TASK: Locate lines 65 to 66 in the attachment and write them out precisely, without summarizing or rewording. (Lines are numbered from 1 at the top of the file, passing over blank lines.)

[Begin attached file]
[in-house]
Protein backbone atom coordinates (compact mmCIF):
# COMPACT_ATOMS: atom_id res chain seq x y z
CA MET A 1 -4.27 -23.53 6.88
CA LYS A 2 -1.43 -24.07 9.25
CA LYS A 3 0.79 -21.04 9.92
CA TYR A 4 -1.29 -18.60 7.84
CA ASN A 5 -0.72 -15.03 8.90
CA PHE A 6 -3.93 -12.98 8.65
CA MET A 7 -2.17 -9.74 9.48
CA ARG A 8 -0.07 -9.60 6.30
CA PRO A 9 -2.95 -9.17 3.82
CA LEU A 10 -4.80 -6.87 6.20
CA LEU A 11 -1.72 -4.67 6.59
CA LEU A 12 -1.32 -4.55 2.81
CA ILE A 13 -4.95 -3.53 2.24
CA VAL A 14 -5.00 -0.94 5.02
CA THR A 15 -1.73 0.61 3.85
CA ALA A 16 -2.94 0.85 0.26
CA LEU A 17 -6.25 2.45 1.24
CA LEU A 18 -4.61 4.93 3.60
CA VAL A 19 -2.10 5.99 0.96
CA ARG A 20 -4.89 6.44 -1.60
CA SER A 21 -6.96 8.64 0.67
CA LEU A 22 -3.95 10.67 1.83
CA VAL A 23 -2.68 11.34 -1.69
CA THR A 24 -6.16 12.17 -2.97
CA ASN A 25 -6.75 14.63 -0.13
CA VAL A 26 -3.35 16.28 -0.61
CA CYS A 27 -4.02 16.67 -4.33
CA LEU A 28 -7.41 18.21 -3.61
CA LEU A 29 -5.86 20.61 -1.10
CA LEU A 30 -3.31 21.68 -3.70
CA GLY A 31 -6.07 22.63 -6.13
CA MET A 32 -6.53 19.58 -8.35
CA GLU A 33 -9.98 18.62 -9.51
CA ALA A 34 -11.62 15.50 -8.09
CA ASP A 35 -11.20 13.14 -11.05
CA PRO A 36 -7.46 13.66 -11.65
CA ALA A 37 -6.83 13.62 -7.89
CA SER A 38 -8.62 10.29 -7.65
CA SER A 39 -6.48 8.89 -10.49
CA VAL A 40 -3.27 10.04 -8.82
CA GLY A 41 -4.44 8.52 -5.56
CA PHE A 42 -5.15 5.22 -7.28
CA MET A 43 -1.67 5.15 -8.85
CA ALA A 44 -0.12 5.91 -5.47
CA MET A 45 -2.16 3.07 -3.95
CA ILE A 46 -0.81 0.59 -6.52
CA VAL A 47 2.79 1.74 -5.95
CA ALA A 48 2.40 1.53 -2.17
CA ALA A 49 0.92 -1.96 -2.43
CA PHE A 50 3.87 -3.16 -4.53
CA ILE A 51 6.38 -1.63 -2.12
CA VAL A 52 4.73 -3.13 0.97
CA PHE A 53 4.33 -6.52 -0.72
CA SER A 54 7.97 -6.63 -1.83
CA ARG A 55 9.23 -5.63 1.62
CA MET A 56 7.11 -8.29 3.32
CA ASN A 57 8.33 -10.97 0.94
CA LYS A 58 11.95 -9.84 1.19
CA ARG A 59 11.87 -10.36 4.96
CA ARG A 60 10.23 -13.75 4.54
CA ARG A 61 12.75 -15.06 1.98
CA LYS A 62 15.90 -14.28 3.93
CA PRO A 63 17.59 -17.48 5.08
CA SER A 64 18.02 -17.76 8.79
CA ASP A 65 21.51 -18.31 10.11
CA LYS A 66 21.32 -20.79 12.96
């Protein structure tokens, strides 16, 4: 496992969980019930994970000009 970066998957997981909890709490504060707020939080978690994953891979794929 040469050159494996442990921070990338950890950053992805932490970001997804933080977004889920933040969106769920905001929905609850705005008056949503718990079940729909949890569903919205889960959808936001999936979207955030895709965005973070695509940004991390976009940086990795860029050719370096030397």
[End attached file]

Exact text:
CA LYS A 62 15.90 -14.28 3.93
CA PRO A 63 17.59 -17.48 5.08